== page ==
Celebrating Gay Black Pride

Gay Black, featured
Desmond Clark and Terri Lipsey Scott

 

BY FRANK DROUZAS, Staff Writer

ST. PETERSBURG — To start Gay Pride month off right, the Dr. Carter G. Woodson African American History Museum held a “rent party” Saturday, June 10 to introduce the community their lasted exhibit “As Gay as they were Black: The Harlem Renaissance,” and to honor five members of the LGBTQ community.

Honorees included actor/playwright Bob Devin Jones, author Sheree Greer, activist Nadine Smith, founder of the Side Door Jazz series Desmond Clark and Executive Director/Co-Founder of Your Real Stories, Inc. Dr. Lillian Dunlap.

“I can attest to the contributions that they’ve made in our community,” said Terri Lipsey Scott, chair of the Woodson Museum, “to make this city a better place for all of us to enjoy.”

As director of operations for the Morean Arts Center, Clark oversaw the construction and opening of the renowned Chihuly Collection.

Dunlap, a professor, television news reporter, anchor and producer, is the co-creator/director of “Decades of Day Work” and the “St. Pete Stories” series. Her organization Your Real Stories, which she co-founded with Jaye Sheldon, uses storytelling and theater to bring real experiences of everyday people to life.

“With Your Real Stories, we have been working very hard to tell the stories that don’t get told and tell them well,” Dunlap said, “and the Woodson has always been happy to help us do that.”

Sheree Greer founded Oral Fixation in 2010, the longest running LGBTQ open mic series in Tampa Bay and founded the Kitchen Table Literary Arts Center in 2014 to showcase the works of women writers of color. She is the author of two novels, “Let the Lover Be” and “A Return to Arms.” Greer teaches creative writing and African-American literature at St. Pete College.

Part of being honored, Greer said, comes down to just “being yourself.”

Gay Black 2, featured

L-R, Desmond Clark, Nadine Smith, Dr. Lillian Dunlap, Sheree Greer and Bob Devin Jones

“It’s not acting a certain way or being a certain way, it’s just showing up as you every day and not apologizing for it,” she said. “I just want to thank my family and my friends and my community for allowing me to be me every day.”

A native of Los Angeles but a longtime resident of St. Pete, Jones is the artistic director and co-founder of Studio@620. The author of more than a dozen plays, he has served on the boards of the Morean Arts Center, American Stage Theater, Creative Clay, First Night and Creative Tampa Bay.

Smith is the co-founder and CEO of Equality Florida, the state’s largest organization dedicated to ending discrimination based on sexual orientation and gender identity. A former journalist turned organizer, Smith was one of four national co-chairs of the 1993 March on Washington for Lesbian, Gay, and Bi Equal Rights and Liberation rally. She also served on President Barack Obama’s National Finance Committee.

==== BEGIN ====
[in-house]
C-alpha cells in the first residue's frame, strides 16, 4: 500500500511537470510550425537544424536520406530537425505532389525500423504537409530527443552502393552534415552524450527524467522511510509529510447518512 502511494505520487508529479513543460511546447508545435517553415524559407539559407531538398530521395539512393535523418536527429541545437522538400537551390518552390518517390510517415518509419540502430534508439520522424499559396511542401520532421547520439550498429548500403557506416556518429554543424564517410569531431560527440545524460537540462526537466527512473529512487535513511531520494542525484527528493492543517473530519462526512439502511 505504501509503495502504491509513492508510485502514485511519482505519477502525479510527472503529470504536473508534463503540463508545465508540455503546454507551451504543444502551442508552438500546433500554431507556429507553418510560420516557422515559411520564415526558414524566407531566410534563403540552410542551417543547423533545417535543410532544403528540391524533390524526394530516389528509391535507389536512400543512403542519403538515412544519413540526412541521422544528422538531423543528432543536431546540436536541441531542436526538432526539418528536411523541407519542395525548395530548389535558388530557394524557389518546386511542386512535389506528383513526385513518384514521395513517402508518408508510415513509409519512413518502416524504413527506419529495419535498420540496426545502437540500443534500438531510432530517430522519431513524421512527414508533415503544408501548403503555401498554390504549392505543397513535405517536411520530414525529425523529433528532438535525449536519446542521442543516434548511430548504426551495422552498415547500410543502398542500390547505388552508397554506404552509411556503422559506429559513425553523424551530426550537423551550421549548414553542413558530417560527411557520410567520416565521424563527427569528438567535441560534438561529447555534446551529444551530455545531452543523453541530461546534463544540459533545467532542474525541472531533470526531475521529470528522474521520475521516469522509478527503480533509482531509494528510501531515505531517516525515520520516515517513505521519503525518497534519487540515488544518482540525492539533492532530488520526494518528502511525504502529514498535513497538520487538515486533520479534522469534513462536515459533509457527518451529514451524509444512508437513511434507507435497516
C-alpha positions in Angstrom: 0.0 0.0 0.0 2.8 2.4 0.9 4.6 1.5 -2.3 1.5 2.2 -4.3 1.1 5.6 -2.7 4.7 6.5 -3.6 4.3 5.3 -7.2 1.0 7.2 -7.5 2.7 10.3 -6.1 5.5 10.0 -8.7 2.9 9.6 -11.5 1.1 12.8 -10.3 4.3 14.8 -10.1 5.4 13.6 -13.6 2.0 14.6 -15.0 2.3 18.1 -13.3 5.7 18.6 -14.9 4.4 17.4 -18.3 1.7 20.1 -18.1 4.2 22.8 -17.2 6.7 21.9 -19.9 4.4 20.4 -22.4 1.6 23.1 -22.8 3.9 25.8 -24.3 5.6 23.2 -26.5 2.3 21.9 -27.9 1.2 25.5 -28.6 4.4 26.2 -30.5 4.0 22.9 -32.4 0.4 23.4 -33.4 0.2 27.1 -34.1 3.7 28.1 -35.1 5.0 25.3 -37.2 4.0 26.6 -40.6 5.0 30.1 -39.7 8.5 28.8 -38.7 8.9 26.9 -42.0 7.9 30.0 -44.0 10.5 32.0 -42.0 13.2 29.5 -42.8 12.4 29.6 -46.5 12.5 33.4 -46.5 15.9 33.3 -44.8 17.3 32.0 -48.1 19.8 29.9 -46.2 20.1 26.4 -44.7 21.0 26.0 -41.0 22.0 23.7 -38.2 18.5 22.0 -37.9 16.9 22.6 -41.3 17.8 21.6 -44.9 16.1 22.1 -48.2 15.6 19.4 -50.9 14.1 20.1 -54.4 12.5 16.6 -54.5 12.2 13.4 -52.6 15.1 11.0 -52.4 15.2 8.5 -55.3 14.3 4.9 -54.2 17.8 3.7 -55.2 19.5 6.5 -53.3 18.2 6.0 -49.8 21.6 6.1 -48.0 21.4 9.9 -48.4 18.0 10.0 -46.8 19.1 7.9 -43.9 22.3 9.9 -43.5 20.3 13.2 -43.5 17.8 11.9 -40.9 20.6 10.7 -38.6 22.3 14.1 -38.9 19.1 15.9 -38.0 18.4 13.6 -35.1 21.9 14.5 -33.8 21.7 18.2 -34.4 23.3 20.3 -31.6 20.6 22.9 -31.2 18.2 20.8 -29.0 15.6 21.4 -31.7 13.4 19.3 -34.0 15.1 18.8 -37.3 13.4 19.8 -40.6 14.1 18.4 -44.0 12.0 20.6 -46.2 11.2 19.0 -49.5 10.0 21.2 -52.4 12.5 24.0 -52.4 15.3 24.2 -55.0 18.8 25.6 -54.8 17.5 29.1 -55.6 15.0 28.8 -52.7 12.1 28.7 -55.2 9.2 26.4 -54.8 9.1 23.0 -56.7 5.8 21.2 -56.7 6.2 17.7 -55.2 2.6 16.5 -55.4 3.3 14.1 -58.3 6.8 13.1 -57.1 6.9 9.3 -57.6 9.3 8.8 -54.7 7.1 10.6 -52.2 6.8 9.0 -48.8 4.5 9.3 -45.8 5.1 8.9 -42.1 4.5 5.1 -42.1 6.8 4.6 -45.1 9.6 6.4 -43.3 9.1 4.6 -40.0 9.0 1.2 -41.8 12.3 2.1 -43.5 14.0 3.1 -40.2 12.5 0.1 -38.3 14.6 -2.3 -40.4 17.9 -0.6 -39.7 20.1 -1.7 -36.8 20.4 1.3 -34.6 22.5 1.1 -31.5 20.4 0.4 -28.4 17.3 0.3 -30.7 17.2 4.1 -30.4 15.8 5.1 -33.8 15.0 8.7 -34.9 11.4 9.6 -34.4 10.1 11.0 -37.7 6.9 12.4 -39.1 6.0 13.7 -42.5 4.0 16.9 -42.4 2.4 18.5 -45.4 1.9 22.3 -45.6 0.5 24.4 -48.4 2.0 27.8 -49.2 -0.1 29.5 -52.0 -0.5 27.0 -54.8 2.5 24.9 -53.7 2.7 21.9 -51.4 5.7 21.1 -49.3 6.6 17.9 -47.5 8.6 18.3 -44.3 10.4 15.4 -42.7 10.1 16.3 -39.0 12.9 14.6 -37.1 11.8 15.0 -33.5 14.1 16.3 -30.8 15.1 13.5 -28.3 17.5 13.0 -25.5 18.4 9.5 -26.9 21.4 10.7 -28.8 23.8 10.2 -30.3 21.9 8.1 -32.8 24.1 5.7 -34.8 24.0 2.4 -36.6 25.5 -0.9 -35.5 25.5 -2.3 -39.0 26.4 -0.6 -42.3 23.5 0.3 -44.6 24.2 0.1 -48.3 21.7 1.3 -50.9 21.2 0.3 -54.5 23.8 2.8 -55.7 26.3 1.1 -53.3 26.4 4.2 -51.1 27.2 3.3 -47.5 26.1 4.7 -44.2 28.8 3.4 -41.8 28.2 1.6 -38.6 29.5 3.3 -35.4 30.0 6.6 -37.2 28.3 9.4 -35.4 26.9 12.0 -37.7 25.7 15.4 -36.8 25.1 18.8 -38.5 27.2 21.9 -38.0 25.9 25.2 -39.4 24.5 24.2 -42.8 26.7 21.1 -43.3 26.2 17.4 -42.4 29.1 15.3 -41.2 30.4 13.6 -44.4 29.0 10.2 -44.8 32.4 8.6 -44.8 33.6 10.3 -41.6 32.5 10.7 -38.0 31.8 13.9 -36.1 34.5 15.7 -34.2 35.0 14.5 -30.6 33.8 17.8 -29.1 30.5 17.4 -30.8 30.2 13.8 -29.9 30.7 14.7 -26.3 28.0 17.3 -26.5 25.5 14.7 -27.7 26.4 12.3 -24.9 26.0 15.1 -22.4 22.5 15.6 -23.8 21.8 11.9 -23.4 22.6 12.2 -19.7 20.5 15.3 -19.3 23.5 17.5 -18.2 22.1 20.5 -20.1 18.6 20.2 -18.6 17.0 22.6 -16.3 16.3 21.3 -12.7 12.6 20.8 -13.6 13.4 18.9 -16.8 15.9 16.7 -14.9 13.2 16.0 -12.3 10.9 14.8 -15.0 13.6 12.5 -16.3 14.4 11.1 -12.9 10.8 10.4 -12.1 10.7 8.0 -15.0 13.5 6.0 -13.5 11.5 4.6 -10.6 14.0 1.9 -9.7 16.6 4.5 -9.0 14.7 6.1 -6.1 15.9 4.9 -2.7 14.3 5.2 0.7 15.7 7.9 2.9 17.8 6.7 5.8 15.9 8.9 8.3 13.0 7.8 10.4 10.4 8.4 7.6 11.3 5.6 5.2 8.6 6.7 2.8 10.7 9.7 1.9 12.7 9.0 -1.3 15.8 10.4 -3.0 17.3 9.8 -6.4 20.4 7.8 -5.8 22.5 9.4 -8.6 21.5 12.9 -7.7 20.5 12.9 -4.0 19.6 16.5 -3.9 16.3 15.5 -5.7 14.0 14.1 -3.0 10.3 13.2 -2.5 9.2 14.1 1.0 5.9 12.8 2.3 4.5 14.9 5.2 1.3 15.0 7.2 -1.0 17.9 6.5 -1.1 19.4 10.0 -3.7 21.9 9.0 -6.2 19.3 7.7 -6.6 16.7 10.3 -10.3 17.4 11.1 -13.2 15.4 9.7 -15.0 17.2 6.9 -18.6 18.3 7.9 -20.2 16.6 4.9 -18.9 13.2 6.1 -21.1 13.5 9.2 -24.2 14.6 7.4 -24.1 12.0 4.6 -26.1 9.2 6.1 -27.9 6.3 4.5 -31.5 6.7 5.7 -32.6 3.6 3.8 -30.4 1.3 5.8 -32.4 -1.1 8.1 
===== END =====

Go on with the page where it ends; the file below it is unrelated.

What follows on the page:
Referencing the museum’s pride month exhibit, Smith said the beauty of the Harlem Renaissance was that there was no distinction between art and politics or between freedom and justice.

“I think really what the moment calls for is the next renaissance,” she said, “and I mean this quite sincerely that there are people in this room that I think for the St. Petersburg area, for the Tampa Bay area, for the state of Florida, need to be part of that renaissance.”

“Sometimes in our city, we make a lot of progress and sometimes in our city we make progress in some ways and don’t make progress in other ways,” stated City Council member Steve Kornell, the first openly gay person elected to office in St. Pete.

He said he is committed to anyone who has been “shut out” for any reason and that he’s committed to giving him or her a voice at city hall.

The “As Gay as they were Black” exhibit spotlights gay life in Harlem during this period, surveys the artistic movement that defined black culture in the 1920s and 1930s and profiles its leading gay, lesbian and bisexual participants.

Very few of the artist and writers profiled in the exhibit can be considered “out” or “gay” in any modern sense of the terms. Nonetheless, the Harlem Renaissance was moved along, in great measure, by gay men and women who led double lives.

According to noted African-American historian Henry Louis Gates, the Harlem Renaissance was “surely as gay as it was black, not that it was exclusively either of these.” With few exceptions, the writers, artists and performers of this seminal period in black history were closeted, but nonetheless imbued their work with coded references to their sexuality.

With gay men and women in legal and social limbo, the Harlem Renaissance celebrated sexuality with a level of tolerance remarkable for that era.

For the benefit of those who were asking what a rent party was, Lipsey Scott explained that these parties were thrown in Harlem to help those needing assistance paying the rent. Unscrupulous landlords took great pride in raising tenant’s rent at the drop of a dime, so the community would come together and pitch in what money they could afford and party the night away.

“It was an impromptu kind of thing where they played jazz, they danced, they drank, they smoked…they did it all.”

Even though the rent is paid, the museum will be saddled with enormous summer electric bills, so donations were collected to literally keep the lights on.

Next Black Pride event will be a movie screening this Friday at 7 p.m. and a panel discussion next Tuesday also at 7 p.m.

To reach Frank Drouzas, email fdrouzas@theweeklychallenger.com

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